“I know. But you should be heading to bed, which means you do not need caffeine. I do.” Nick leaned into the next room. “Noah!”
“He’s coming. Slowly, as usual. He said you stayed in the city. You should have texted me. I’d have given him a lift to school. No need to end your date early.”
“I had to come home and change anyway.”
Reese lifted one eyebrow. “Um, no. You keep a bag in your car.”
“I took it out last time we went to Stonehaven.”
“That was a month ago.”
Nick shrugged. “I forgot to put it back in.”
Reese stared as if Nick had left behind his cell phone for a month. As Nick walked into the kitchen Noah swung around the corner, running his hand through his hair. That, along with brushing his teeth, constituted his idea of proper grooming. Sometimes Nick swore he did it just because it made Nick shudder.
“Are we shaving today?” Nick asked as Noah grabbed an apple.
“You can. I’ve got another day.”
Nick couldn’t argue. Noah did only need it a few times a week. He didn’t look nineteen. Or eighteen, which was his official age, having shaved off a year when they’d taken him in, to help him catch up, academically and otherwise.
Nick could say Noah just took after his father. Joey Stillwell had grown up with Nick and Clay, and he’d always been small, always looked young, even for a werewolf. With Noah, though…well, there were other problems. Namely an alcoholic mother who hadn’t stopped drinking during her pregnancy. Add in a rough life with a brutal stepdad and Joey almost out of the picture, and you ended up with a whole slew of issues, from delayed maturity to learning problems to a hair-trigger temper. The last two had much improved since Noah came to live with them, but there was nothing that could be done about the first. At least he’d finally started his Changes a few months ago, which helped.
“So I guess your date went well,” Noah said, brows waggling as he took a bite of his apple.
“Do Nick’s dates ever not go well?” Reese said, reaching for a banana. “So how about Russell’s?”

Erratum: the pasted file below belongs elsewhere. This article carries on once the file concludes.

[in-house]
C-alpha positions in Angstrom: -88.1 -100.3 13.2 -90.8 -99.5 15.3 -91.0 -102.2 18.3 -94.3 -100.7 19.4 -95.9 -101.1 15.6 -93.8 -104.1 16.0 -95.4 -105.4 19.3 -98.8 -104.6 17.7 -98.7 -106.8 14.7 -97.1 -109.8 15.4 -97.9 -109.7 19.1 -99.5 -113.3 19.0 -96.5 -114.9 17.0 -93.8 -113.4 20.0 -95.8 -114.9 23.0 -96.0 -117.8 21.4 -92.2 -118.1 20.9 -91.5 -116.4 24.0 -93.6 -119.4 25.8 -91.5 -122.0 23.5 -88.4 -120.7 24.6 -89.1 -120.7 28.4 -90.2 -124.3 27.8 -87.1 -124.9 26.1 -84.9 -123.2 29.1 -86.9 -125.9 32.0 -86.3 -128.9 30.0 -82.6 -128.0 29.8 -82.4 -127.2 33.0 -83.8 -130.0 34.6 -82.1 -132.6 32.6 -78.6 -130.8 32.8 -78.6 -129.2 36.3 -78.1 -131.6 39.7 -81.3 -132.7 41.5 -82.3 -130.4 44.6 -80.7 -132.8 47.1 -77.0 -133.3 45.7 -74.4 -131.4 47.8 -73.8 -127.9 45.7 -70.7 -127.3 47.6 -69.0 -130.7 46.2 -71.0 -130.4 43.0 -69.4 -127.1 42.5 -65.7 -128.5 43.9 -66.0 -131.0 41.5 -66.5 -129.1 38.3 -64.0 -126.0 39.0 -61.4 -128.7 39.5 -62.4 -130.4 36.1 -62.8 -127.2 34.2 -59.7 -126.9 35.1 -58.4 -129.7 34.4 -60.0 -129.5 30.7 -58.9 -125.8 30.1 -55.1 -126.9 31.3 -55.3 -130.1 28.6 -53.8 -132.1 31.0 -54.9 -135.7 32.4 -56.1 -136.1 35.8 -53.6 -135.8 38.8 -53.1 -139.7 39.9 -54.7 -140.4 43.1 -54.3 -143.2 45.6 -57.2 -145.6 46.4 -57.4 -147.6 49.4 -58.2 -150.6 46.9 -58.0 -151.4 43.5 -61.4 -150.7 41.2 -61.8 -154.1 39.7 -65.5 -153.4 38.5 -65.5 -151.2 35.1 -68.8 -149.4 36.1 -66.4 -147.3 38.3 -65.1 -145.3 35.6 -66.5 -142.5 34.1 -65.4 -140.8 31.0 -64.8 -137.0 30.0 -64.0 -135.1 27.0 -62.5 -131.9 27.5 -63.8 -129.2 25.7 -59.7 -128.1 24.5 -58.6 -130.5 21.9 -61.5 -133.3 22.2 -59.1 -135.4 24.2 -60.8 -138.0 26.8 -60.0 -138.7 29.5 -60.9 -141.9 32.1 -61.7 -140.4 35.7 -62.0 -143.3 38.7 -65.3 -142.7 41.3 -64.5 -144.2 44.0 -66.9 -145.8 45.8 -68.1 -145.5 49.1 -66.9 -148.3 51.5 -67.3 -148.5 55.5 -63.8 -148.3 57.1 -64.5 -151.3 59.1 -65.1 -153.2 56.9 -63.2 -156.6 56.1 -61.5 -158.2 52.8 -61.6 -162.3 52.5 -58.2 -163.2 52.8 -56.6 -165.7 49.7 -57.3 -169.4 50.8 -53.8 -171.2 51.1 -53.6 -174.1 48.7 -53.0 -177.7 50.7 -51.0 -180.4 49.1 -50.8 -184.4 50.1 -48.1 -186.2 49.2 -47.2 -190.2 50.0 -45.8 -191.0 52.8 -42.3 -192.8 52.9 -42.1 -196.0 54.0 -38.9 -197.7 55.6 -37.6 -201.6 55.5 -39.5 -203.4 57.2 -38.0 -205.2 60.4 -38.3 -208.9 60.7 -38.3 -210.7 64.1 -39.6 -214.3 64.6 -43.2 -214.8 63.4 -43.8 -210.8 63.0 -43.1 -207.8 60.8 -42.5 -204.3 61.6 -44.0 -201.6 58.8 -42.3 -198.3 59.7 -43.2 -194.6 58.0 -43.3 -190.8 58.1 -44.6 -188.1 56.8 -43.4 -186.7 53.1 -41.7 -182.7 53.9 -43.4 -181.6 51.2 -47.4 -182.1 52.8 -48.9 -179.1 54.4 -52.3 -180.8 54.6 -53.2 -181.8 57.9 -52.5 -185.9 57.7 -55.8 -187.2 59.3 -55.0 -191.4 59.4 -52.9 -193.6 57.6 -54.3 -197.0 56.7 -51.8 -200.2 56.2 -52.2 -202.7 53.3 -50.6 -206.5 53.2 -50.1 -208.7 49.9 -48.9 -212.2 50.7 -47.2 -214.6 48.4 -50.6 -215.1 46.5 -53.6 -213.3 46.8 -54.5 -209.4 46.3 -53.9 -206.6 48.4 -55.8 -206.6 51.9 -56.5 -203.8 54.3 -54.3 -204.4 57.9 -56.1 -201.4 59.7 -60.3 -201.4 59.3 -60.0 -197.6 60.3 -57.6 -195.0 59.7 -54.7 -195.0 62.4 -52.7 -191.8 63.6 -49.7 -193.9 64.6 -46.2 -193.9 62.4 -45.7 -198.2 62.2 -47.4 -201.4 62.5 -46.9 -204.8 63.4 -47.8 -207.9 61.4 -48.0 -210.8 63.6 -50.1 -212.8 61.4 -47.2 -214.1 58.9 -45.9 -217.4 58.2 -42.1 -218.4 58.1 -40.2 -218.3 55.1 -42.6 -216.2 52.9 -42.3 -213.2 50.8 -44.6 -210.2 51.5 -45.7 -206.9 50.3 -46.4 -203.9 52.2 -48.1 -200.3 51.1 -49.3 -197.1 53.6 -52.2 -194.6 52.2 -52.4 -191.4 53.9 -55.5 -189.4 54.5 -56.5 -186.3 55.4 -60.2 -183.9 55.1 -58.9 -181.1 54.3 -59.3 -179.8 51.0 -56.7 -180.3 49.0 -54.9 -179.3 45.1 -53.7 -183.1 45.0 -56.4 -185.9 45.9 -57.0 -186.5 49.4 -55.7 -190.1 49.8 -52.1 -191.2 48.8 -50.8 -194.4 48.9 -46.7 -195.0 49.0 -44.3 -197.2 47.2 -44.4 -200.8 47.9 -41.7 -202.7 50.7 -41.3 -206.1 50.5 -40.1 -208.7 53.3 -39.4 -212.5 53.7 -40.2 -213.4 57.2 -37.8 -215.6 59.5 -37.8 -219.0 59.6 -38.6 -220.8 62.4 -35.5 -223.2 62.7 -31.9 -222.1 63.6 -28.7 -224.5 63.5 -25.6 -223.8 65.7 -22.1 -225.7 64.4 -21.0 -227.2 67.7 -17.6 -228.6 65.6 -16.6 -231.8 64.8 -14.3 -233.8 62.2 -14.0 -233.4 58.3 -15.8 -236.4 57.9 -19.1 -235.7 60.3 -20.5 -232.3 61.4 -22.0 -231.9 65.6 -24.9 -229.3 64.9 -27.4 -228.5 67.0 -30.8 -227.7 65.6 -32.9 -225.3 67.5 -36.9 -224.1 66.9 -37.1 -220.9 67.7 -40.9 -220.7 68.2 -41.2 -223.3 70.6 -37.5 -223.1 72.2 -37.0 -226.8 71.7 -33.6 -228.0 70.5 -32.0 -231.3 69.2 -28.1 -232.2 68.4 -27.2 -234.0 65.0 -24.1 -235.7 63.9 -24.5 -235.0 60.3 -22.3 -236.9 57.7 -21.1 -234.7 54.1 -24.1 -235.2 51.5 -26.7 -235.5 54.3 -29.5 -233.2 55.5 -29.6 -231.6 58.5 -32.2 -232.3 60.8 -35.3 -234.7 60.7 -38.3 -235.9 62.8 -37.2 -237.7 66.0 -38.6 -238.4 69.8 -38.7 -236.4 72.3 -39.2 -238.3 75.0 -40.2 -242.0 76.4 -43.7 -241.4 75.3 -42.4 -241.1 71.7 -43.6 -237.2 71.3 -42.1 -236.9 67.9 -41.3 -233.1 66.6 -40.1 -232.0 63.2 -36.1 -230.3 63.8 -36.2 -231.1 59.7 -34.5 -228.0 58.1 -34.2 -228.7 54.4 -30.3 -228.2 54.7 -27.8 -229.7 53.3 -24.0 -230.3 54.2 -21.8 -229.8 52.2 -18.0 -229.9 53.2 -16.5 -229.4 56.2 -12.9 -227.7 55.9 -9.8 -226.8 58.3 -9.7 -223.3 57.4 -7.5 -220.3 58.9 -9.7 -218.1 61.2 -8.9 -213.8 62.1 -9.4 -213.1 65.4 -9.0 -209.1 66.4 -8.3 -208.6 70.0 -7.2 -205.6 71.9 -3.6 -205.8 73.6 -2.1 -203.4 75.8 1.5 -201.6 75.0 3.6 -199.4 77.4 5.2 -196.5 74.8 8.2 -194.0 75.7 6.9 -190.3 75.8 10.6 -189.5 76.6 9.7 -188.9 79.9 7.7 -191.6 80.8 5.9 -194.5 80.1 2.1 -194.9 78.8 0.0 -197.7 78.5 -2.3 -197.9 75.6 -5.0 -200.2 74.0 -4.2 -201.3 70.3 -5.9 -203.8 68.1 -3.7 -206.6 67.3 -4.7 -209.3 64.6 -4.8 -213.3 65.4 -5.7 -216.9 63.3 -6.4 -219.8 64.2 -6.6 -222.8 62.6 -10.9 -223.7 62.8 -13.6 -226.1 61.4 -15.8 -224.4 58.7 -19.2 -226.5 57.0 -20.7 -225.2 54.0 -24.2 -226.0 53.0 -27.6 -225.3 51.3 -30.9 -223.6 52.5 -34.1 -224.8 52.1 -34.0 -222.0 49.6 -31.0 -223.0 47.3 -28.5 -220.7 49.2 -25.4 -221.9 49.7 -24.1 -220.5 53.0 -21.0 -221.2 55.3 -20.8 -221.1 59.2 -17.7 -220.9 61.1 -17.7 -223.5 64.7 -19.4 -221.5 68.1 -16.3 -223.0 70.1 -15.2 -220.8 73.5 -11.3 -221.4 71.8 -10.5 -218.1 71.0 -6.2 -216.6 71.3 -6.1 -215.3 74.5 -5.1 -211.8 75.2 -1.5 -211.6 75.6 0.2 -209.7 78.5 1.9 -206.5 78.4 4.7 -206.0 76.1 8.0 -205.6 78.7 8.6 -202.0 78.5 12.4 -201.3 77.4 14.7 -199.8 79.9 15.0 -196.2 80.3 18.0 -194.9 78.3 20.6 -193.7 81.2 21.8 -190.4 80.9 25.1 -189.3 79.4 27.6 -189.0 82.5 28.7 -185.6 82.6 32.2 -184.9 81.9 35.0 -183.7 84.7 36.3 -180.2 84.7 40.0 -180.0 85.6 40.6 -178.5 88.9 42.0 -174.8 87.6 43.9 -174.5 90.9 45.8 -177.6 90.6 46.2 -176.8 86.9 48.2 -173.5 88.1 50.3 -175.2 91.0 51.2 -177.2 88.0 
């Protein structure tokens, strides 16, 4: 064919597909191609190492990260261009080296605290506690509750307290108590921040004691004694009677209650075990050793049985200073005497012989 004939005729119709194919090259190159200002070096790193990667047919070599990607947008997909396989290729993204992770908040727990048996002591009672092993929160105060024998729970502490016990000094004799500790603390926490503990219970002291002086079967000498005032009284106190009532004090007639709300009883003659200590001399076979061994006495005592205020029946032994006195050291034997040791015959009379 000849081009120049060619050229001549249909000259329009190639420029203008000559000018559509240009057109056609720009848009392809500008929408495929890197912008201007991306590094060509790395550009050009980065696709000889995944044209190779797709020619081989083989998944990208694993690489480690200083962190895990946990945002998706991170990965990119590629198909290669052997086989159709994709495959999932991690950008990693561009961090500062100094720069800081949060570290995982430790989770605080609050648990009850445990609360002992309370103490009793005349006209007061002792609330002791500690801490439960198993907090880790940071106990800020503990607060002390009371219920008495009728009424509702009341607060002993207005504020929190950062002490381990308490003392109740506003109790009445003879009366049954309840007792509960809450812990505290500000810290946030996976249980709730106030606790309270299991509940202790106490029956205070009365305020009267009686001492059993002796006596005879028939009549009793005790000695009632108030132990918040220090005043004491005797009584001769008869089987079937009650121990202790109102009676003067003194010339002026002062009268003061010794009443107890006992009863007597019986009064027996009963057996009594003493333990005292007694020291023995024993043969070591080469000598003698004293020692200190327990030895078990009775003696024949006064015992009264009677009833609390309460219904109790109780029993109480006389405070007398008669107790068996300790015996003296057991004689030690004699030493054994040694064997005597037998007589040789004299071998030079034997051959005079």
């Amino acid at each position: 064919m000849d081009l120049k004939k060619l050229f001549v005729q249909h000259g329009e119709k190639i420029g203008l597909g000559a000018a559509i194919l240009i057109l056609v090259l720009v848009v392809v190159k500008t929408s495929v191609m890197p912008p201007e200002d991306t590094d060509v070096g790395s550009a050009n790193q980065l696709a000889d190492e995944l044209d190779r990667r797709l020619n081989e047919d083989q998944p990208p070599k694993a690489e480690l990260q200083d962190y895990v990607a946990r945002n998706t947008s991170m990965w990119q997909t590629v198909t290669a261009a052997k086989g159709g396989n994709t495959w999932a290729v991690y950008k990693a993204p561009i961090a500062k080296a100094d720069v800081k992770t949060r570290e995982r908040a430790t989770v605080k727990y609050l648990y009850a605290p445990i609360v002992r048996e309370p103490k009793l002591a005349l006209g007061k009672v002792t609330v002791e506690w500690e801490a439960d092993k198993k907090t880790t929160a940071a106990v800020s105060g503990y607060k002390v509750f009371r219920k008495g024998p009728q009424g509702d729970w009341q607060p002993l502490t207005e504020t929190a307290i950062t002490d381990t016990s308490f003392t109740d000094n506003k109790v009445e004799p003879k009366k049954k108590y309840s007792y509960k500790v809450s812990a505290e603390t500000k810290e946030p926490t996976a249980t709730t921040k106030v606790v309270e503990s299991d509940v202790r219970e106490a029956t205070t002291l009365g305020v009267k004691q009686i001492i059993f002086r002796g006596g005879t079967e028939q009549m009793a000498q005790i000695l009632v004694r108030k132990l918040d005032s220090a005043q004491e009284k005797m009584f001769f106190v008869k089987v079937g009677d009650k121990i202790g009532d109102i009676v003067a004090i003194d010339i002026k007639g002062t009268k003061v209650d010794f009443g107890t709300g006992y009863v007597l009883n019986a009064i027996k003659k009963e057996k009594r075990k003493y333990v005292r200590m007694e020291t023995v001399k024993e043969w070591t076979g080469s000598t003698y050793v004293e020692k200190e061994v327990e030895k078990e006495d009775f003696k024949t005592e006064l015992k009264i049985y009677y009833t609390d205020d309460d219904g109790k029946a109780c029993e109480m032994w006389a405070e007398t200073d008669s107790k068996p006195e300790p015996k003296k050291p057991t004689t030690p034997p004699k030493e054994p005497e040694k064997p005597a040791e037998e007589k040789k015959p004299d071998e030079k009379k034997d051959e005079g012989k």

Nick hesitated. He didn’t mean to—Reese wasn’t fishing—but it took him a second to think up an answer that wasn’t an actual lie, and that second was all Reese needed.
“Ah,” Reese said. “Russell’s date went home alone.”
Again, Nick wasn’t nearly quick enough. Or maybe a flicker of guilt gave him away.
Reese burst out laughing. “Whoa, no, his date did not go home alone. Was it a trade-up? Or did you take double-dating to a whole new level?”
“Noah? Where’s your knapsack?”
“What?” Noah looked from Nick to Reese as Reese sputtered with laughter. “What do you mean, take double-dating…” His eyes widened. “No… You mean…?”
get your knapsack,” Nick said. “Reese needs his sleep. These shifts are making him giggly.”
“So you…? Both? How…? I mean, how does that come up? You ask if they’re game?”
Nick could ignore the question. But that wasn’t his policy with the boys. Ask anything about anything. That was how Antonio raised him. It also meant never ignoring the opportunity to pass along a lesson or advice.
“No,” Nick said. “It has to be their idea. Otherwise, there’s going to be hurt feelings afterward.”
“Uh-huh,” Noah said. “So you wait for women to offer you a threesome? Outside of porn flicks, in what world does that actually happen?”
“In Nick’s world,” Reese said. “Which can bear a marked resemblance to a porn flick. Kind of a James Bond-high-end porn flick crossover. That’s Nick’s life.”
“No kidding,” Noah muttered. “I bet if his car broke down, he’d knock on the nearest door and find sex-starved college girls having an orgy.”
“Of course not,” Reese said. “In the Nick version, it’s classy grown women holding a Tupperware party, which turns into an orgy after he arrives.”
“Okay, ha-ha,” Nick said. “Are you going to school today, Noah?”